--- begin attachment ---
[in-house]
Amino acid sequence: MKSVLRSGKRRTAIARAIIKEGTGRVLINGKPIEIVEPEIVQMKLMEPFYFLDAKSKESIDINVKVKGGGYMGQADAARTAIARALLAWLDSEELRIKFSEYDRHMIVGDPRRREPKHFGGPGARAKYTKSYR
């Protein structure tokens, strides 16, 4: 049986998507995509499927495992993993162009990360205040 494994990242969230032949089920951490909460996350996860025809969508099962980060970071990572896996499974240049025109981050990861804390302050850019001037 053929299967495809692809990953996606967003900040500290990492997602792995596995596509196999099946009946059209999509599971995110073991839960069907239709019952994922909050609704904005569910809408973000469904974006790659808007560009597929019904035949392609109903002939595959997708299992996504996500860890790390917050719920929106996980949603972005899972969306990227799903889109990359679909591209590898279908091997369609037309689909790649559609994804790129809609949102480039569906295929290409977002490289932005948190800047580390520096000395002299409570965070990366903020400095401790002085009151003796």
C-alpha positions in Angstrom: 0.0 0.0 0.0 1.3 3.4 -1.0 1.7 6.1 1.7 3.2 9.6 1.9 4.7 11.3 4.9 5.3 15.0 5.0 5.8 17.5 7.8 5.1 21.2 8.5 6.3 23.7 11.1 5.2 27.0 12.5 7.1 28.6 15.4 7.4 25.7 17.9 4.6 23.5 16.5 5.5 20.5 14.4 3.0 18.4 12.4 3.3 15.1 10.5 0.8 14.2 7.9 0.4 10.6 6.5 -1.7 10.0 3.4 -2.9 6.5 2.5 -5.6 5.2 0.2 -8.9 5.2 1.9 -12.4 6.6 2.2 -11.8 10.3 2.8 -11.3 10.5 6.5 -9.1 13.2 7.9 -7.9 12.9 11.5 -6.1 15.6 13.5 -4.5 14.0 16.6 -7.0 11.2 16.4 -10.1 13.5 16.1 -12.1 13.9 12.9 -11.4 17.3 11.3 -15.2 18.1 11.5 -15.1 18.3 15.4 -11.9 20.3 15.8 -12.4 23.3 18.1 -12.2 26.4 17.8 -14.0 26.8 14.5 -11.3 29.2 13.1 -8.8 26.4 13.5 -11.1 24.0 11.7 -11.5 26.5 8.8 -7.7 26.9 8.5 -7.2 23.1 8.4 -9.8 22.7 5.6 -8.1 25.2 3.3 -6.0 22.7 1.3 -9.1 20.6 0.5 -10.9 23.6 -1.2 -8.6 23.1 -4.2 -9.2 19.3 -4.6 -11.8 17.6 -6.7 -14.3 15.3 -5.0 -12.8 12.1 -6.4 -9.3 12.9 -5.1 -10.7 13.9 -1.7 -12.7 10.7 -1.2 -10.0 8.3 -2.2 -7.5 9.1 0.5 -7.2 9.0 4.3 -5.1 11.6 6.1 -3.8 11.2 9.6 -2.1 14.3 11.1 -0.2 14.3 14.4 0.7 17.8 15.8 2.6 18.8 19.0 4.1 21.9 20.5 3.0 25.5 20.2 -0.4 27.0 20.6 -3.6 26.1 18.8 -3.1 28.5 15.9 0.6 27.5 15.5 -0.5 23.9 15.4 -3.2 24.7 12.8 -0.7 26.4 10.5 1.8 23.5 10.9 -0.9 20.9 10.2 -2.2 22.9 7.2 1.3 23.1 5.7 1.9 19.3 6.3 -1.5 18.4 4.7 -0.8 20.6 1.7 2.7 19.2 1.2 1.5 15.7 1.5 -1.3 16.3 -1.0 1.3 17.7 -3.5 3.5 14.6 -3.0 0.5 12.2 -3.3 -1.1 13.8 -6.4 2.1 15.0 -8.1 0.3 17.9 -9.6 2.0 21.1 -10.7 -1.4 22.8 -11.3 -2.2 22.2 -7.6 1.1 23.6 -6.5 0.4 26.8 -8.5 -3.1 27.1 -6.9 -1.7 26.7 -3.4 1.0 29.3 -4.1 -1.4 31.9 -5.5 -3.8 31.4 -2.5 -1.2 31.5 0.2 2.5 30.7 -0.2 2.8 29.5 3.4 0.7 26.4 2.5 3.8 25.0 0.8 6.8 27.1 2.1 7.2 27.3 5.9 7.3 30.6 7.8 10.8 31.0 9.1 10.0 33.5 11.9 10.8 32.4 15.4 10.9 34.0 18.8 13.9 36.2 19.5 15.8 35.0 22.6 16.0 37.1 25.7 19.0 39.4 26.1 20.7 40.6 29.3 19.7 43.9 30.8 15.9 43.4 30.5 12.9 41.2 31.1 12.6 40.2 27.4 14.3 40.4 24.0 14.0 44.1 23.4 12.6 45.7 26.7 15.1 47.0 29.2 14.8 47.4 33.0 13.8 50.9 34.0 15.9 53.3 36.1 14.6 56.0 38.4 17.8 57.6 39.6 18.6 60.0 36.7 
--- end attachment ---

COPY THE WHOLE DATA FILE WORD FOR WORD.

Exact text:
[in-house]
Amino acid sequence: MKSVLRSGKRRTAIARAIIKEGTGRVLINGKPIEIVEPEIVQMKLMEPFYFLDAKSKESIDINVKVKGGGYMGQADAARTAIARALLAWLDSEELRIKFSEYDRHMIVGDPRRREPKHFGGPGARAKYTKSYR
């Protein structure tokens, strides 16, 4: 049986998507995509499927495992993993162009990360205040 494994990242969230032949089920951490909460996350996860025809969508099962980060970071990572896996499974240049025109981050990861804390302050850019001037 053929299967495809692809990953996606967003900040500290990492997602792995596995596509196999099946009946059209999509599971995110073991839960069907239709019952994922909050609704904005569910809408973000469904974006790659808007560009597929019904035949392609109903002939595959997708299992996504996500860890790390917050719920929106996980949603972005899972969306990227799903889109990359679909591209590898279908091997369609037309689909790649559609994804790129809609949102480039569906295929290409977002490289932005948190800047580390520096000395002299409570965070990366903020400095401790002085009151003796």
C-alpha positions in Angstrom: 0.0 0.0 0.0 1.3 3.4 -1.0 1.7 6.1 1.7 3.2 9.6 1.9 4.7 11.3 4.9 5.3 15.0 5.0 5.8 17.5 7.8 5.1 21.2 8.5 6.3 23.7 11.1 5.2 27.0 12.5 7.1 28.6 15.4 7.4 25.7 17.9 4.6 23.5 16.5 5.5 20.5 14.4 3.0 18.4 12.4 3.3 15.1 10.5 0.8 14.2 7.9 0.4 10.6 6.5 -1.7 10.0 3.4 -2.9 6.5 2.5 -5.6 5.2 0.2 -8.9 5.2 1.9 -12.4 6.6 2.2 -11.8 10.3 2.8 -11.3 10.5 6.5 -9.1 13.2 7.9 -7.9 12.9 11.5 -6.1 15.6 13.5 -4.5 14.0 16.6 -7.0 11.2 16.4 -10.1 13.5 16.1 -12.1 13.9 12.9 -11.4 17.3 11.3 -15.2 18.1 11.5 -15.1 18.3 15.4 -11.9 20.3 15.8 -12.4 23.3 18.1 -12.2 26.4 17.8 -14.0 26.8 14.5 -11.3 29.2 13.1 -8.8 26.4 13.5 -11.1 24.0 11.7 -11.5 26.5 8.8 -7.7 26.9 8.5 -7.2 23.1 8.4 -9.8 22.7 5.6 -8.1 25.2 3.3 -6.0 22.7 1.3 -9.1 20.6 0.5 -10.9 23.6 -1.2 -8.6 23.1 -4.2 -9.2 19.3 -4.6 -11.8 17.6 -6.7 -14.3 15.3 -5.0 -12.8 12.1 -6.4 -9.3 12.9 -5.1 -10.7 13.9 -1.7 -12.7 10.7 -1.2 -10.0 8.3 -2.2 -7.5 9.1 0.5 -7.2 9.0 4.3 -5.1 11.6 6.1 -3.8 11.2 9.6 -2.1 14.3 11.1 -0.2 14.3 14.4 0.7 17.8 15.8 2.6 18.8 19.0 4.1 21.9 20.5 3.0 25.5 20.2 -0.4 27.0 20.6 -3.6 26.1 18.8 -3.1 28.5 15.9 0.6 27.5 15.5 -0.5 23.9 15.4 -3.2 24.7 12.8 -0.7 26.4 10.5 1.8 23.5 10.9 -0.9 20.9 10.2 -2.2 22.9 7.2 1.3 23.1 5.7 1.9 19.3 6.3 -1.5 18.4 4.7 -0.8 20.6 1.7 2.7 19.2 1.2 1.5 15.7 1.5 -1.3 16.3 -1.0 1.3 17.7 -3.5 3.5 14.6 -3.0 0.5 12.2 -3.3 -1.1 13.8 -6.4 2.1 15.0 -8.1 0.3 17.9 -9.6 2.0 21.1 -10.7 -1.4 22.8 -11.3 -2.2 22.2 -7.6 1.1 23.6 -6.5 0.4 26.8 -8.5 -3.1 27.1 -6.9 -1.7 26.7 -3.4 1.0 29.3 -4.1 -1.4 31.9 -5.5 -3.8 31.4 -2.5 -1.2 31.5 0.2 2.5 30.7 -0.2 2.8 29.5 3.4 0.7 26.4 2.5 3.8 25.0 0.8 6.8 27.1 2.1 7.2 27.3 5.9 7.3 30.6 7.8 10.8 31.0 9.1 10.0 33.5 11.9 10.8 32.4 15.4 10.9 34.0 18.8 13.9 36.2 19.5 15.8 35.0 22.6 16.0 37.1 25.7 19.0 39.4 26.1 20.7 40.6 29.3 19.7 43.9 30.8 15.9 43.4 30.5 12.9 41.2 31.1 12.6 40.2 27.4 14.3 40.4 24.0 14.0 44.1 23.4 12.6 45.7 26.7 15.1 47.0 29.2 14.8 47.4 33.0 13.8 50.9 34.0 15.9 53.3 36.1 14.6 56.0 38.4 17.8 57.6 39.6 18.6 60.0 36.7 